If you've recently been diagnosed with bone loss, fractures are the number one concern. Spinal fractures are very common. Below is an explanation on what they are, how they are diagnosed and how they should be treated.
What is a spinal compression fracture?
Compression fractures cause your vertebral bone and body to collapse, in the spine. This generally occurs in the posterior portion of the vertebra giving it a wedge shape. Multiple compression fractures can occur in more than one area of the spine which can cause a loss of height .
What causes compression fracture?
Spinal compression fractures are a common result of the bone weakening caused by osteoporosis and low bone density also known as osteopenia. These can occur from a simple action like, coughing, sneezing, bending forward, stretching or falls. You may be having small hairline fractures of the vertebra which can turn into a compression fracture from the weakening of the bon...
Strong core muscles are important for a wide range of reasons. Strong core muscles form your center; they protect your spine and provide the power for much of what you do, including many activities of daily living.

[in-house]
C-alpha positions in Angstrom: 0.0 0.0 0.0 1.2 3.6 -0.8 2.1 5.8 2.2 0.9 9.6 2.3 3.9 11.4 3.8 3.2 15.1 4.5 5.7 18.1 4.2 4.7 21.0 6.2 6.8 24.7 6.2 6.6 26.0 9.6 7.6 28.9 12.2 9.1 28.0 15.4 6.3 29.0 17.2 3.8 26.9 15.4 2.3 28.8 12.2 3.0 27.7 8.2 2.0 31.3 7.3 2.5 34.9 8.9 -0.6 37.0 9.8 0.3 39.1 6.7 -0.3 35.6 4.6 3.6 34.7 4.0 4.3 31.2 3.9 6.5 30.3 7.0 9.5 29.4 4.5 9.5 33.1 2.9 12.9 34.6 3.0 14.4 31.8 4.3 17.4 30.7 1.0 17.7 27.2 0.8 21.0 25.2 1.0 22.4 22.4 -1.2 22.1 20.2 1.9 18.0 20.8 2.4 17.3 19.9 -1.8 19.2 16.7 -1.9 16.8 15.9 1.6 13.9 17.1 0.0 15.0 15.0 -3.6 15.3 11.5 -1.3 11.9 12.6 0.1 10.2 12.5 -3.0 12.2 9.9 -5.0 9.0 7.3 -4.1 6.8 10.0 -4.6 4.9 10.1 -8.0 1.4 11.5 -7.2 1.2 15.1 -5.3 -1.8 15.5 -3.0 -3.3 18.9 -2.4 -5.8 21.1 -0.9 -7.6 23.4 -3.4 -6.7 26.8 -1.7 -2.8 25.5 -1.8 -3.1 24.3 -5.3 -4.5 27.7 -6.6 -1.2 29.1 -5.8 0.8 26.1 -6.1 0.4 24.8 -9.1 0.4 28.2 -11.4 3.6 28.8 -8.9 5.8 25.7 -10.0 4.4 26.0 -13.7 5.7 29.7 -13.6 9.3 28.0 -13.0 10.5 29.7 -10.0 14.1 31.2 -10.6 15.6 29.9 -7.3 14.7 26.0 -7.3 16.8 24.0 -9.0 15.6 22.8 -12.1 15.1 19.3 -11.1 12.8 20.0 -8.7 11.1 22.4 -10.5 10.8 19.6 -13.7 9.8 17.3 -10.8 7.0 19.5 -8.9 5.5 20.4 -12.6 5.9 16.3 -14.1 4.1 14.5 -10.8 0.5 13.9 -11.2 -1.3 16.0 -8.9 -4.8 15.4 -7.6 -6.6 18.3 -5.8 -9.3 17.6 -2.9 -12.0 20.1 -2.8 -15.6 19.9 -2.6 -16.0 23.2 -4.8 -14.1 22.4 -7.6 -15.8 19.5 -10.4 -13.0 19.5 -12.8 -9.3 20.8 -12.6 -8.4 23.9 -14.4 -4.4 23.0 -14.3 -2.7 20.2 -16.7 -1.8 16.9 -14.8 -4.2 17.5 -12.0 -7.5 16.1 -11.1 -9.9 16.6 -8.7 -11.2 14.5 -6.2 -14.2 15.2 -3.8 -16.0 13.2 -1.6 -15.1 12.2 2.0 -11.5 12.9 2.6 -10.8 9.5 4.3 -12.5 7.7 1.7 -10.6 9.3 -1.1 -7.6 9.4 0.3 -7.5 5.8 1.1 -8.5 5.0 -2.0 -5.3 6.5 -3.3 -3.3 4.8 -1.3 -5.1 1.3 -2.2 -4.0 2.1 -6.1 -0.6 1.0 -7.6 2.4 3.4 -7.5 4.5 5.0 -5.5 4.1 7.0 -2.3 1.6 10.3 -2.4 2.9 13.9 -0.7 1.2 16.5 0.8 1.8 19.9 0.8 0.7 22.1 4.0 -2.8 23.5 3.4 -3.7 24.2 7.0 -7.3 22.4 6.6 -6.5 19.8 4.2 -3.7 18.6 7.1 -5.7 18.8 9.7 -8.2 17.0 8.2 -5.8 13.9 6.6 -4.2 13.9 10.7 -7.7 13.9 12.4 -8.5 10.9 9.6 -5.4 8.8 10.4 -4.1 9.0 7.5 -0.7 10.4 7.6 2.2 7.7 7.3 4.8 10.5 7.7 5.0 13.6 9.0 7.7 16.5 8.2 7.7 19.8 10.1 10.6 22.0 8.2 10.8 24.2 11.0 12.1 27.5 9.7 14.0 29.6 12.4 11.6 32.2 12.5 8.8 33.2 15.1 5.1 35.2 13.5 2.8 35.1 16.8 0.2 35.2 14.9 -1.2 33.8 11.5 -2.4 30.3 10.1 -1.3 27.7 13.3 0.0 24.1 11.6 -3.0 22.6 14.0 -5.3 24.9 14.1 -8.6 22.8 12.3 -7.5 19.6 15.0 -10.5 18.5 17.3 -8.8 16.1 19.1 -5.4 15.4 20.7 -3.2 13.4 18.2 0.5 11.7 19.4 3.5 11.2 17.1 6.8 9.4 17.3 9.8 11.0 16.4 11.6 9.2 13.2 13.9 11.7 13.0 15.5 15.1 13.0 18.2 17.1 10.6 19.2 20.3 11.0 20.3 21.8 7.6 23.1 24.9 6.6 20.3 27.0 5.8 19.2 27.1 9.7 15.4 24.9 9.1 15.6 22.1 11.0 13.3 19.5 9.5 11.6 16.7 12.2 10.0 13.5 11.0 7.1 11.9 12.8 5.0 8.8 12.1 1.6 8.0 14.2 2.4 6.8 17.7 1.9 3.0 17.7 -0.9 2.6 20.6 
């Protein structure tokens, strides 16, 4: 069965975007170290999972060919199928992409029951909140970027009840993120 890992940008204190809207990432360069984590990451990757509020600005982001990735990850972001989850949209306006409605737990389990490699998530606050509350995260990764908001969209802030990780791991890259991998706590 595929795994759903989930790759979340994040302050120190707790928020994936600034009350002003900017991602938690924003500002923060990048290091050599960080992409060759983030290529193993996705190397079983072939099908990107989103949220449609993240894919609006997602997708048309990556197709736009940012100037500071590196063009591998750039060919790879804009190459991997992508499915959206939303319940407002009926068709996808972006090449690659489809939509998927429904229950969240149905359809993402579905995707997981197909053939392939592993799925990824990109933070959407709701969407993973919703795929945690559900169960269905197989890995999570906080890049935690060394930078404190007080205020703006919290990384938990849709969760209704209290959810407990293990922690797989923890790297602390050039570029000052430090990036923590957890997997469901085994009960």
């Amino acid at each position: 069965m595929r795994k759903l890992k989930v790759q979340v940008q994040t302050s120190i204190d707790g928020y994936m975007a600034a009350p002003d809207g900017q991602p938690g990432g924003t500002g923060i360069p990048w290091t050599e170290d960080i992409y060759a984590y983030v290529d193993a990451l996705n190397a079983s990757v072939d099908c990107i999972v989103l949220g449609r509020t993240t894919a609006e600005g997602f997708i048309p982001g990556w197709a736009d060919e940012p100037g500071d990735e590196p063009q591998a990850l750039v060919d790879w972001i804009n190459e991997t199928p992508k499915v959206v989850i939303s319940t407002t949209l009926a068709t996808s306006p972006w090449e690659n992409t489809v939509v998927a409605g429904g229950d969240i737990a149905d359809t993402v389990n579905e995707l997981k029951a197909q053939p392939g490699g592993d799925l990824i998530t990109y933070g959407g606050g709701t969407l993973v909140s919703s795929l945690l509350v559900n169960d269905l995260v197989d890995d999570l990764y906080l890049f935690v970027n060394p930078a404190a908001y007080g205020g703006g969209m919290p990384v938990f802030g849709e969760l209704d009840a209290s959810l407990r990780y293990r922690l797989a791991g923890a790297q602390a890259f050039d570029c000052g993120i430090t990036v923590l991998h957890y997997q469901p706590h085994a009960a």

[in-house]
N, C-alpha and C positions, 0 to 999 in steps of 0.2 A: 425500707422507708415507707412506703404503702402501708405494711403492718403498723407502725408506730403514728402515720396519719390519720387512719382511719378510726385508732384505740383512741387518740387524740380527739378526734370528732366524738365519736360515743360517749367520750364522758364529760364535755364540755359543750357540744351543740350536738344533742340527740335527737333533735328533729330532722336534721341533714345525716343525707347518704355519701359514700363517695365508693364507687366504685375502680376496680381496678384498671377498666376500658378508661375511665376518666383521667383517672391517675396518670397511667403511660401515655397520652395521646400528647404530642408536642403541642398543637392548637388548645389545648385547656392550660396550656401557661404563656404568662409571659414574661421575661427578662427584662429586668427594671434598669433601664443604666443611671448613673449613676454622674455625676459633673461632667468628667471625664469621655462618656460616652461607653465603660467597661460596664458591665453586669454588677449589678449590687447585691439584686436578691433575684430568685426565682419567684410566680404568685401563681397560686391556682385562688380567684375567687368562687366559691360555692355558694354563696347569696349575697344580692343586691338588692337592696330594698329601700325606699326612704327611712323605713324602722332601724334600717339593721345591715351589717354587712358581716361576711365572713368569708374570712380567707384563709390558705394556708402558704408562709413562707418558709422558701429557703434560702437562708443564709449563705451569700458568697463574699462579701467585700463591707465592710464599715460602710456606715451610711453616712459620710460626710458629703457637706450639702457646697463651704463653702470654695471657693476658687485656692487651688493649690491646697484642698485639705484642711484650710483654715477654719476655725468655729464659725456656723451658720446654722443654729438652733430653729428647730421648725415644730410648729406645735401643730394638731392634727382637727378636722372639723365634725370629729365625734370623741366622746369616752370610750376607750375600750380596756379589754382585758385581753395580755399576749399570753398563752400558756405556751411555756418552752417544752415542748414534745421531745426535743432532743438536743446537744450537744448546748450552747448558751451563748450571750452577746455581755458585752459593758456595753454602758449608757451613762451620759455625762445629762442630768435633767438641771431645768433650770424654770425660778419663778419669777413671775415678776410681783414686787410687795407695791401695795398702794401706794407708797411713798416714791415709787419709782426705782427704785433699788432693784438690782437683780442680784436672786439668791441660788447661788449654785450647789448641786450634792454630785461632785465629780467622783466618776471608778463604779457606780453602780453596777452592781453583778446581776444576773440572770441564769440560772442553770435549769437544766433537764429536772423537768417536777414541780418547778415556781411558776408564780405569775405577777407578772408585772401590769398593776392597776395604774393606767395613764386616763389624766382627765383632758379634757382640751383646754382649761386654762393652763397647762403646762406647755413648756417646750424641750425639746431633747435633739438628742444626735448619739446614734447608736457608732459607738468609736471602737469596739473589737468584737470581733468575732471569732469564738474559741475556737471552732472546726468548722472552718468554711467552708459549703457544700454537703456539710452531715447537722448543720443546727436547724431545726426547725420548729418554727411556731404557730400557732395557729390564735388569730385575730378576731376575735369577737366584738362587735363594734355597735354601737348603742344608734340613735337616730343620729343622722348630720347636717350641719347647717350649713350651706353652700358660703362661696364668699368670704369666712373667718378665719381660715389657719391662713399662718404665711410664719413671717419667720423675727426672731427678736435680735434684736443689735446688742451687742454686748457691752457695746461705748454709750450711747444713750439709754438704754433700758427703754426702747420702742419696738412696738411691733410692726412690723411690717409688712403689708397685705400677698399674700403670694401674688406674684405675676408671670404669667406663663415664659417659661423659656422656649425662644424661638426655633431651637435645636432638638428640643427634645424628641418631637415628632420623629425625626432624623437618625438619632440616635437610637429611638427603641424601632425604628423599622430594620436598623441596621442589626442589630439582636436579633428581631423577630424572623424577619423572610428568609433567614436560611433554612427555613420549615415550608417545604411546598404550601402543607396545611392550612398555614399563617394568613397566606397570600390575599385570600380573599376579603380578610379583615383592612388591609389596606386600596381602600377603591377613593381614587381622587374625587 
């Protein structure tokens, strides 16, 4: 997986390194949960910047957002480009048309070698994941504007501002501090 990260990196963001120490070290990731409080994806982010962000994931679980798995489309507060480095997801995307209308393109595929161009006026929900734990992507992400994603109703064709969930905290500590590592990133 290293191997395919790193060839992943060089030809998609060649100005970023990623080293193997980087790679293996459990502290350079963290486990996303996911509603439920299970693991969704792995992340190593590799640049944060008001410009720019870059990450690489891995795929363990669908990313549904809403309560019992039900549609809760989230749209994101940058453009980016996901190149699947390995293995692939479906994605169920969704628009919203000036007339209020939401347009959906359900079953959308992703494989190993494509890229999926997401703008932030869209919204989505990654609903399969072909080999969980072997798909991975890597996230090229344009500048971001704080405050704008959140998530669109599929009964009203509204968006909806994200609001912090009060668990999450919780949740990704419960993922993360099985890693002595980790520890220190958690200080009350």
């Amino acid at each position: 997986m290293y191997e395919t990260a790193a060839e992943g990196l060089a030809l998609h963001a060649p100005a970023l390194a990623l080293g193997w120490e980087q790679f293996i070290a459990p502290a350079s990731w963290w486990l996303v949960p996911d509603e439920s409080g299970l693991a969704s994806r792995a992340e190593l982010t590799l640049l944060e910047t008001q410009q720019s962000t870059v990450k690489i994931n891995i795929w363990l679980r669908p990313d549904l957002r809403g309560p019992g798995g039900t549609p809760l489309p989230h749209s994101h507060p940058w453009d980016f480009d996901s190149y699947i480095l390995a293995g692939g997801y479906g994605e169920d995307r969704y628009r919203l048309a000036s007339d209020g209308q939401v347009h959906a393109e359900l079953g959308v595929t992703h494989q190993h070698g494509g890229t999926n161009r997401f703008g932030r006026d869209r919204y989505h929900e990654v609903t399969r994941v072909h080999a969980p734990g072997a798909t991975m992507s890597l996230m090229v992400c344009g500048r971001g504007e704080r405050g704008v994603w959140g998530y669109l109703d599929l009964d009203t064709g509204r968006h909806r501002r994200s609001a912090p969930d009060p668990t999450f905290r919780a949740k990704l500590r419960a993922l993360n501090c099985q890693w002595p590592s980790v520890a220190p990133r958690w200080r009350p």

Strong core muscles are not always the same as having "6-pack abs." I have taken care of professional athletes with lower back pain and told them they need to strengthen their core. When I tell them this, their initial reaction is to look at me as if I have two heads. After all, these folks generally do have 6-pack abs and can do hundreds of sit-ups. How can I be telling them that they are weak? But then I explain to them that it's not just about sculpted, strong abs. It is about strengthening the abdominal muscles, particularly the lower abdominal muscles in ways that integrate them with the pelvis and the lumbar spine in such a way that they automatically contract in order to protect the lumbar spine and pelvis.
When professional athletes that I have wor...
Alternative Names Fracture of the nose; Broken nose First Aid Reassure the patient and try to keep the patient calm. Have the patient breathe through the mouth and lean forward in a sitting position in order to keep blood from going down the back of the throat. Apply cold compresses to the nose to reduce swelling. If possible, the patient should hold the compress so that there isn't too much pressure on the nose. To help relieve pain, acetaminophen (Tylenol) is recommended. Do Not Do NOT try to straighten a broken nose. Do NOT move the person if there is reason to suspect a head or neck injury . Call immediately for emergency medical assistance if Get medical help right away if: Bleeding will not stop Clear fluid keeps draining from the nose You suspect a blood clot in the septum You suspect a neck or head injury The nose looks deformed The person is having difficulty breathing
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